Author Topic: In the New Yorker...  (Read 651316 times)

Offline southendmd

  • Town Administration
  • The BetterMost 10,000 Post Club
  • *****
  • Posts: 15,616
  • well, I won't
Re: In the New Yorker...
« Reply #1640 on: May 22, 2017, 02:59:49 pm »
How did the English--or the man himself--pronounce the name of the actor Maurice Evans? I've only ever heard it Maurice, rather than Morris. Even Endora called him Maurice.  ;D

From wiki:

American television audiences of the 1960s will remember Evans as Samantha's father, Maurice, on the sitcom Bewitched. His real-life insistence that his first name was pronounced the same as the name "Morris" was ironically at odds with his Bewitched character's contrasting stance that it be pronounced "Maw-REESE".

Offline Jeff Wrangler

  • BetterMost Supporter!
  • The BetterMost 10,000 Post Club
  • *****
  • Posts: 27,431
  • "He somebody you cowboy'd with?"
Re: In the New Yorker...
« Reply #1641 on: May 22, 2017, 03:13:33 pm »
From wiki:

American television audiences of the 1960s will remember Evans as Samantha's father, Maurice, on the sitcom Bewitched. His real-life insistence that his first name was pronounced the same as the name "Morris" was ironically at odds with his Bewitched character's contrasting stance that it be pronounced "Maw-REESE".

Wouldn't surprise me if someone somewhere thought us Yankees would be confused if somebody pronounced "Maurice" as "Morris."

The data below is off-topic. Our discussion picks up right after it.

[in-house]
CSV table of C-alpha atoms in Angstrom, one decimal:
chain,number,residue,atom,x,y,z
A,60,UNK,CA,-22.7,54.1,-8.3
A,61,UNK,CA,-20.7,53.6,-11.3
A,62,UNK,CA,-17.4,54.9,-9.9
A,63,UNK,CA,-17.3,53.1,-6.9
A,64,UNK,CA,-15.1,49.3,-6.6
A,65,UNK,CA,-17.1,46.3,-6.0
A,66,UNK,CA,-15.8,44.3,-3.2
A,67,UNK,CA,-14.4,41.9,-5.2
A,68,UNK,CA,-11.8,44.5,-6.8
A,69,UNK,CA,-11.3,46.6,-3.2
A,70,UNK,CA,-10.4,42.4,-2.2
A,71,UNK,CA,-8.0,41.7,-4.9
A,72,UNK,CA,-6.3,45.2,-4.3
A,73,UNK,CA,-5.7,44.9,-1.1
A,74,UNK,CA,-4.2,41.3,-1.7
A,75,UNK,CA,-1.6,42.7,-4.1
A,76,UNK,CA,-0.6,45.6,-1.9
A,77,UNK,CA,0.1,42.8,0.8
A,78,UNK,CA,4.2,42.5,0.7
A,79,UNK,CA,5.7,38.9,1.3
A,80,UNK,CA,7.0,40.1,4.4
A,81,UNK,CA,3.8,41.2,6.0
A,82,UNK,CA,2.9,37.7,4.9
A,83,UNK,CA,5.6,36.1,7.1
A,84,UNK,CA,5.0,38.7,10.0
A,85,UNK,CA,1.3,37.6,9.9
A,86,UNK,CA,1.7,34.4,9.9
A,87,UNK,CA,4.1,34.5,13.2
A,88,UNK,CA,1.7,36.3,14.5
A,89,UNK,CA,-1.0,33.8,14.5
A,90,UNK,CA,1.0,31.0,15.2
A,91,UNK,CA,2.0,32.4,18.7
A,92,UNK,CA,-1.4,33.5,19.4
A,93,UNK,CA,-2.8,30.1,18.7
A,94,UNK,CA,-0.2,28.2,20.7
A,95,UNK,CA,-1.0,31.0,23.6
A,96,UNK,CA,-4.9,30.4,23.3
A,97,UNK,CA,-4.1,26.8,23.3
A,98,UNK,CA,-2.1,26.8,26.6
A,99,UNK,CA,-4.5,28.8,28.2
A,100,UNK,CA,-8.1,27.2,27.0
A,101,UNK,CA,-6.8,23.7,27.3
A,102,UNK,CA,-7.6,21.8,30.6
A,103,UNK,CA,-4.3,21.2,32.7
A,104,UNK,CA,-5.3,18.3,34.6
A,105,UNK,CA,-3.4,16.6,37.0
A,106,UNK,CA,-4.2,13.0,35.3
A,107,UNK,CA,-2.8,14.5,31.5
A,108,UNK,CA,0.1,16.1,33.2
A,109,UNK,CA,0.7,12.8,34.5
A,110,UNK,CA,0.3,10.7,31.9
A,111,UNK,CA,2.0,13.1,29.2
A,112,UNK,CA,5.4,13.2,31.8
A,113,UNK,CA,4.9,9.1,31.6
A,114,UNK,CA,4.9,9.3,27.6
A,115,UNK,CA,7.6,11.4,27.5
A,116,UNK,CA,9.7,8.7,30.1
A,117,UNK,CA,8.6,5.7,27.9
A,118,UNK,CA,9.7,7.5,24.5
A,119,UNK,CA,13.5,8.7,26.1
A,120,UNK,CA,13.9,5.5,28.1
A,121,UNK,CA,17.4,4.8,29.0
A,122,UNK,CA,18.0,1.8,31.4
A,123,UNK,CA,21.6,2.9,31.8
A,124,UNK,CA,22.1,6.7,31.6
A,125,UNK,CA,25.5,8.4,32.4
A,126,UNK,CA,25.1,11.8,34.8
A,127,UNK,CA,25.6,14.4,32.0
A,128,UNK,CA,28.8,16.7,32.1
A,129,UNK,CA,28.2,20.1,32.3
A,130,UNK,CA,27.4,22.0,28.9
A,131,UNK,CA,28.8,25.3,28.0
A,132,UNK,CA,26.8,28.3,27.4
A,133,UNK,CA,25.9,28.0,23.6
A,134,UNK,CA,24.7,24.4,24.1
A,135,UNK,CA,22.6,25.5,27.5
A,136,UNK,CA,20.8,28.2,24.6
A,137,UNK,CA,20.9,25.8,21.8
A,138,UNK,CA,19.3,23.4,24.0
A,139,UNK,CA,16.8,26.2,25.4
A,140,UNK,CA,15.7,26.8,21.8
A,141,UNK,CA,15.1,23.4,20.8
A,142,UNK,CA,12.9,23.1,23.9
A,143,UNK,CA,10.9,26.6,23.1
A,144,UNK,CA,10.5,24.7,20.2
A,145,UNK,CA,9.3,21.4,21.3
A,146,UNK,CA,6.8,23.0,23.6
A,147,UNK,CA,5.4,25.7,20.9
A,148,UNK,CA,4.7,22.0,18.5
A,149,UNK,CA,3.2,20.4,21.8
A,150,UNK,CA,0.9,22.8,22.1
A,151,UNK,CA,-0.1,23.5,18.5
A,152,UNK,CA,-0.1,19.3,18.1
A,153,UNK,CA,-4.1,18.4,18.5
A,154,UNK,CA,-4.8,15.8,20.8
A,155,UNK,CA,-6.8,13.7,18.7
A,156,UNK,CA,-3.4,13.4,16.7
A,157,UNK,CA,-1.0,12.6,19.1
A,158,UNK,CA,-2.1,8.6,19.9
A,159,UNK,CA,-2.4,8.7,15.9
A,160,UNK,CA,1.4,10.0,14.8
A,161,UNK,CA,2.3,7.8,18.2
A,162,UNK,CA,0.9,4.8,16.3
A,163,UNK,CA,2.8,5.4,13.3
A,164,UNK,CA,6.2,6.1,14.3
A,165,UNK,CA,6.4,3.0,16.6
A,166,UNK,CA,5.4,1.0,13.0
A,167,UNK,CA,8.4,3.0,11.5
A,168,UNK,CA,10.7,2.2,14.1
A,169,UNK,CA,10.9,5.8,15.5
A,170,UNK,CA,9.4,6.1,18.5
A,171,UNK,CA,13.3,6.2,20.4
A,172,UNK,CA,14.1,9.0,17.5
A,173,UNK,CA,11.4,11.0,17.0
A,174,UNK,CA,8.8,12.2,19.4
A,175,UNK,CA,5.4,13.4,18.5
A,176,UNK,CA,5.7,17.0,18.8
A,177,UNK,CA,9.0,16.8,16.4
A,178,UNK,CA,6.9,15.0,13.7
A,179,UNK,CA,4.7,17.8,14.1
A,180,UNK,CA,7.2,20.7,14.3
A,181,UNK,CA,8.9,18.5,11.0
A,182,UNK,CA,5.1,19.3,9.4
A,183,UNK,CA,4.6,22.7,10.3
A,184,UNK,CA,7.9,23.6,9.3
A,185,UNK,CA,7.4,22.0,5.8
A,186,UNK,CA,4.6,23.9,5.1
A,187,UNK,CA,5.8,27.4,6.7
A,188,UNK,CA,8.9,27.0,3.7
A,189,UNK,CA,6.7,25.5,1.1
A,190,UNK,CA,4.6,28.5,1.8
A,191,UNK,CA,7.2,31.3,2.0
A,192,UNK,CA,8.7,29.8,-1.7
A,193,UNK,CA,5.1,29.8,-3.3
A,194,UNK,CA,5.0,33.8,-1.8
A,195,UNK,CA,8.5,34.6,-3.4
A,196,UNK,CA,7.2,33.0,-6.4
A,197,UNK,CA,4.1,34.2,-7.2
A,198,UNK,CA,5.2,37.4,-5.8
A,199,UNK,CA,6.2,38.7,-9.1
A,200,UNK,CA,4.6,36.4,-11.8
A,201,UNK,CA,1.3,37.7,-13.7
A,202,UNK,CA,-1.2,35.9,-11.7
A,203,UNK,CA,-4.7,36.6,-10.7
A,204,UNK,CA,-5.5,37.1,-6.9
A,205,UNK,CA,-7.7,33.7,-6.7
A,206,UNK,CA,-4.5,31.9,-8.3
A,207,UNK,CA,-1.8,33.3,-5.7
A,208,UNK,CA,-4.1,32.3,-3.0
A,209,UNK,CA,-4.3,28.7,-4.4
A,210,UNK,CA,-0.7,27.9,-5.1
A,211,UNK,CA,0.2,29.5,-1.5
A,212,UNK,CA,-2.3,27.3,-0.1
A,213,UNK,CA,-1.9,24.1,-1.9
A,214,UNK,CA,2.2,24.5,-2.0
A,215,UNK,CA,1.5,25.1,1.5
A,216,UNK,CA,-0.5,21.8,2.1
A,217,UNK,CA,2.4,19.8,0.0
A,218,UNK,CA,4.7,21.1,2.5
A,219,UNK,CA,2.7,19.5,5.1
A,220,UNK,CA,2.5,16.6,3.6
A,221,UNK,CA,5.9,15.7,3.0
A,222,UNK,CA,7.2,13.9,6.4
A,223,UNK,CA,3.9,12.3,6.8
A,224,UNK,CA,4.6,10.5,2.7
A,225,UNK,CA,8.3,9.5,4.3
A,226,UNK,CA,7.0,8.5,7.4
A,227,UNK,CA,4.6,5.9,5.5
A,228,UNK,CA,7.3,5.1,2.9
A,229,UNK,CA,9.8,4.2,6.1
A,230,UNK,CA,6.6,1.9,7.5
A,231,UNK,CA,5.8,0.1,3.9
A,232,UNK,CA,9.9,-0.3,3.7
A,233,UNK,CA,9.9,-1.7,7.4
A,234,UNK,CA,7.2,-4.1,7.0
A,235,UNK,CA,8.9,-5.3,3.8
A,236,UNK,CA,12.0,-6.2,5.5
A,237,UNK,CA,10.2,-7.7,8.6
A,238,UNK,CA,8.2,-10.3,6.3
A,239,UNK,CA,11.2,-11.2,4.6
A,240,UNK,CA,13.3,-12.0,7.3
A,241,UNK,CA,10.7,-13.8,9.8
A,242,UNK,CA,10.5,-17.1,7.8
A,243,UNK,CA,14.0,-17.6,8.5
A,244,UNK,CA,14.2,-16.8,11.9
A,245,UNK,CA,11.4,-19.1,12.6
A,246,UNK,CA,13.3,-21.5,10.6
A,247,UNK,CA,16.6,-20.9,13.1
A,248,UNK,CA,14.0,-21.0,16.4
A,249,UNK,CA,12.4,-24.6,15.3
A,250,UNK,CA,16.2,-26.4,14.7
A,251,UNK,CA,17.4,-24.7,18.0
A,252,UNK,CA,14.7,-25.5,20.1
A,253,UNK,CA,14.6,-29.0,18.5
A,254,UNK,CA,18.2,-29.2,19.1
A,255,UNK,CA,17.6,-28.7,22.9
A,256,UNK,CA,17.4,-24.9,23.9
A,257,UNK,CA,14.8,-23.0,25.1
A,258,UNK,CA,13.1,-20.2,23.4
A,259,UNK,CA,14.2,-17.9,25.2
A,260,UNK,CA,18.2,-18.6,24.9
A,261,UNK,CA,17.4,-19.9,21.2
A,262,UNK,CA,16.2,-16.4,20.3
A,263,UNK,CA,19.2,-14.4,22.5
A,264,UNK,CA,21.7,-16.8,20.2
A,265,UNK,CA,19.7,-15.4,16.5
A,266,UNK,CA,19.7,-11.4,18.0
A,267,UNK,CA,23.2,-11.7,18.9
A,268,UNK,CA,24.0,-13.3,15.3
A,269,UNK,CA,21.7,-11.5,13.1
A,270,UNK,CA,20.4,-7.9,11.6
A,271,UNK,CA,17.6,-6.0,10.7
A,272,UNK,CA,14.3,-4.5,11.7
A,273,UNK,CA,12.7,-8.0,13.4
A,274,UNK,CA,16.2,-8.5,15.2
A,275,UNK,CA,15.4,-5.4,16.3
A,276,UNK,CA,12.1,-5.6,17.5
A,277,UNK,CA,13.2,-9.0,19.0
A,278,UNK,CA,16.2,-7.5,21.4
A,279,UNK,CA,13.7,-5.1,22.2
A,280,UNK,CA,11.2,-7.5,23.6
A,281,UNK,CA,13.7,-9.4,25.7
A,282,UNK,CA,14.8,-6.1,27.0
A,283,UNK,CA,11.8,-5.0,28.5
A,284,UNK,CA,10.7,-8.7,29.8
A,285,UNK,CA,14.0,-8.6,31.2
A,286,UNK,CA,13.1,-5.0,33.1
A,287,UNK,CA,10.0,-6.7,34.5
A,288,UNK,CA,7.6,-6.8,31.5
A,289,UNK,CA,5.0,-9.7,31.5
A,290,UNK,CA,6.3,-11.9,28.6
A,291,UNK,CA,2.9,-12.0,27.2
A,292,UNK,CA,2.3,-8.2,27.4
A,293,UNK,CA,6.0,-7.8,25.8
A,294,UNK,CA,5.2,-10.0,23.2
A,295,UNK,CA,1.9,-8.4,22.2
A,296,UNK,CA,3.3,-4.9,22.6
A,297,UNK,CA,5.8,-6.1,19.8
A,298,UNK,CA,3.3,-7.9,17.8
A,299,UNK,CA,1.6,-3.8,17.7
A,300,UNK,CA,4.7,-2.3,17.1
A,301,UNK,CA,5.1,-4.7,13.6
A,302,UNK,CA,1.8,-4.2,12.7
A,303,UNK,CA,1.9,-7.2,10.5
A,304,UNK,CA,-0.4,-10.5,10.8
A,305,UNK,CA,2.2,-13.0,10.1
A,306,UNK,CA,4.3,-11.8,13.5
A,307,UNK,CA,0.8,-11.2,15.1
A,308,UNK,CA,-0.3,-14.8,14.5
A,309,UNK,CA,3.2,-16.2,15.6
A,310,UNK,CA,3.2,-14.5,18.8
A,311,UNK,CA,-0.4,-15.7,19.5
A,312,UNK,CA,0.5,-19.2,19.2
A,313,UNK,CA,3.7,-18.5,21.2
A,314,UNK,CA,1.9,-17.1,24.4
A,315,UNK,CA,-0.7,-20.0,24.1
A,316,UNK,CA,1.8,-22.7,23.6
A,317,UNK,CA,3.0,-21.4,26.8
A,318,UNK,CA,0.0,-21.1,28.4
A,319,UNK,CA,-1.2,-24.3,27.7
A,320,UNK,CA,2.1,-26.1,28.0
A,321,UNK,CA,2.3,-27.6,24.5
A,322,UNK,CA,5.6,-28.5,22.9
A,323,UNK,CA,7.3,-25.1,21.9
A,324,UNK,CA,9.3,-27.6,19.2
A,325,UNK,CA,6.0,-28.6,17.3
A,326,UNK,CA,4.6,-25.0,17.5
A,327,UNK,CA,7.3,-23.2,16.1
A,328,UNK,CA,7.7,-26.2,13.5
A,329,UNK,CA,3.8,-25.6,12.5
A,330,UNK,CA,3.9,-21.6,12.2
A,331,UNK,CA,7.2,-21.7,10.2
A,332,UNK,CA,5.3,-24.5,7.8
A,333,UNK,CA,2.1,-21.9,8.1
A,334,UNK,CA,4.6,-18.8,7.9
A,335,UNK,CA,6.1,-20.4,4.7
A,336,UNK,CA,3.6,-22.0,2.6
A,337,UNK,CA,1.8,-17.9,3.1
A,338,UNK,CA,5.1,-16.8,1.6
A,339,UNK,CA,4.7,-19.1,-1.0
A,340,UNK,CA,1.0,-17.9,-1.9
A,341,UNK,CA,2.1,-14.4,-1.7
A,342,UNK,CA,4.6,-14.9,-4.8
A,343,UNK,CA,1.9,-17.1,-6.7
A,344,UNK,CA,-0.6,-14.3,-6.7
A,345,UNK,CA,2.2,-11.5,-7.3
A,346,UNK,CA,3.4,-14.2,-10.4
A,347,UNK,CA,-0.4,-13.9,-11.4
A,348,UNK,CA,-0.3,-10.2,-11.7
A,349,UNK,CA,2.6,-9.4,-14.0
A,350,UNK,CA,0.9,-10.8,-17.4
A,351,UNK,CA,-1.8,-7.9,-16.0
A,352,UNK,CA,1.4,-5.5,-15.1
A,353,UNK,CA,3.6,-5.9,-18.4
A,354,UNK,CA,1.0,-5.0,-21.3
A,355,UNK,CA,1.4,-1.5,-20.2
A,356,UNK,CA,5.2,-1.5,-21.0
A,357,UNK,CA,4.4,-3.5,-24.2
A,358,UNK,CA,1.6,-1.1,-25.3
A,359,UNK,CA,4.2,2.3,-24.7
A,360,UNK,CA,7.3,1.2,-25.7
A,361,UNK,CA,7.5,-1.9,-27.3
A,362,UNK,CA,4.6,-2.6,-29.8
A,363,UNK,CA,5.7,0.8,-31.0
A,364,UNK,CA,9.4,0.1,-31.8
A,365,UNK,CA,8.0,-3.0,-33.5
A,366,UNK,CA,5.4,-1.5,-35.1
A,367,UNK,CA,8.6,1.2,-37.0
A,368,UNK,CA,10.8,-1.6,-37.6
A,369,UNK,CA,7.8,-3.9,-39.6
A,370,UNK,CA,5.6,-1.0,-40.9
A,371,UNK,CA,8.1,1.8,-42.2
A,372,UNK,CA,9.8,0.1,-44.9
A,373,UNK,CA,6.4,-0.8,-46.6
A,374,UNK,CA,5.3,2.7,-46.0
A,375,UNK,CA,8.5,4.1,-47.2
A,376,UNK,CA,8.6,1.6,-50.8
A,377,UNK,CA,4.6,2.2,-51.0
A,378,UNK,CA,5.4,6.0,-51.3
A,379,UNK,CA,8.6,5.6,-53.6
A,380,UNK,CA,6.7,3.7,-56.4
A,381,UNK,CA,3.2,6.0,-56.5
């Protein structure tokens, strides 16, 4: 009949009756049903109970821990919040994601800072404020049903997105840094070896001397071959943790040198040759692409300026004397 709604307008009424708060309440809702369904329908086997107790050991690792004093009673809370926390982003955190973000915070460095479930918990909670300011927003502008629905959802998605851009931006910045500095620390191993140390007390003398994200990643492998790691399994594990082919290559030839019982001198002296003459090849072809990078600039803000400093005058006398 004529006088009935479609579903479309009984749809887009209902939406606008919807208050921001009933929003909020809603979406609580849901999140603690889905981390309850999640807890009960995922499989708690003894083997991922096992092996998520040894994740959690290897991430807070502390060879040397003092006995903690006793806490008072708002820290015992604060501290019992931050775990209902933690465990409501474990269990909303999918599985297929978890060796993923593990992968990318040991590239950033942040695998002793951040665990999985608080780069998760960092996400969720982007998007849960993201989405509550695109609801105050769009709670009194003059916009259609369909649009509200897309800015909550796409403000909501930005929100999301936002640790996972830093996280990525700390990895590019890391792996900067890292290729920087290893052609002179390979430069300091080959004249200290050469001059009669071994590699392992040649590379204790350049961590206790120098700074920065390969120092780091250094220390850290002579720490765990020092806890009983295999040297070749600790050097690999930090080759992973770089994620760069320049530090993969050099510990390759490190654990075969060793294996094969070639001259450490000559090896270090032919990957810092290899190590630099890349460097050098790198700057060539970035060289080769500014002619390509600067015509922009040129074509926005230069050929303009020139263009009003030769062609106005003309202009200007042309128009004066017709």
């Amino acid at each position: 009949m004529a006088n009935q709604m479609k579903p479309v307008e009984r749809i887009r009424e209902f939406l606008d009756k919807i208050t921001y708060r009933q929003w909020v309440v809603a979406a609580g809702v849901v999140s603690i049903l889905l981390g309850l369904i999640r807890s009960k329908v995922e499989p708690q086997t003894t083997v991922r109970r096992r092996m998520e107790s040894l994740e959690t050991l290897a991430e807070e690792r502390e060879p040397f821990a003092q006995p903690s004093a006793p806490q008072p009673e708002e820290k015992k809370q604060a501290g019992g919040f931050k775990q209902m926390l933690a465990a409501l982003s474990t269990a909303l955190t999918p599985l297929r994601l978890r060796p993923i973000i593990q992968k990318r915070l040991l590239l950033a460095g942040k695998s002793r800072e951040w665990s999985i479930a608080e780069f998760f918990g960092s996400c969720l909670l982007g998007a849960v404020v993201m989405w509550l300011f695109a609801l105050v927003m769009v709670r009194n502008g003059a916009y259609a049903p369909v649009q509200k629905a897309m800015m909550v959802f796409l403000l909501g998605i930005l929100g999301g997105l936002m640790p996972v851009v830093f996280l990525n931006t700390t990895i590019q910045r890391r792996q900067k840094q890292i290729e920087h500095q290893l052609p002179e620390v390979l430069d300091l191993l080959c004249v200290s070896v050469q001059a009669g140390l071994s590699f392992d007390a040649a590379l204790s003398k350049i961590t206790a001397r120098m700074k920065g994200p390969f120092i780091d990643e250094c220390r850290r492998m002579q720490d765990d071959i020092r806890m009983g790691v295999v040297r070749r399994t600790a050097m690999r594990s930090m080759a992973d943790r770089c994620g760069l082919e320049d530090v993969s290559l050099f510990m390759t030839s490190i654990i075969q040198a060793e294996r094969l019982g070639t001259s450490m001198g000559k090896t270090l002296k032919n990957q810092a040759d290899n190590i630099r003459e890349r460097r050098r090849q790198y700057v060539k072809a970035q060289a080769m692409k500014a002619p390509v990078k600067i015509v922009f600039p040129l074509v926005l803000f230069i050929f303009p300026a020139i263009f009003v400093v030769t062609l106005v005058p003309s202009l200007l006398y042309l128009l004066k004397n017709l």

Evans once made a guest appearance on Daniel Boone (as the French playwright Beaumarchais--never mind!), and in the voice-over announcing his appearance, his name was pronounced "Maw-REESE."
"It is required of every man that the spirit within him should walk abroad among his fellow-men, and travel far and wide."--Charles Dickens.

Offline Aloysius J. Gleek

  • BetterMost Supporter!
  • The BetterMost 10,000 Post Club
  • *****
  • Posts: 10,011
Re: In the New Yorker...
« Reply #1642 on: May 22, 2017, 03:17:21 pm »
Well, yes, but the Dutch and the Germans don't spell it "Maurice."

How did the English--or the man himself--pronounce the name of the actor Maurice Evans? I've only ever heard it Maurice, rather than Morris. Even Endora called him Maurice.  ;D




Maurice Herbert Evans was born in Dorset, England and surely pronounced his 'Christian name' (as they used to say) "MORRIS"  (despite the fact that EVANS  is as Welsh as they come) but in AMERICA, well-- ;) :laugh:


https://en.wikipedia.org/wiki/Maurice_Evans_(actor)

Personal life

Although he had taken U.S. citizenship, by the end of the 1960s, Evans returned to Britain. Aside from an infrequent trip to the United States and occasional visits to retired actors in financial need (as a representative of the Actors' Fund, of which he was a longtime trustee), he lived quietly near Brighton. He never married, and was survived by a brother, Hugh, of London.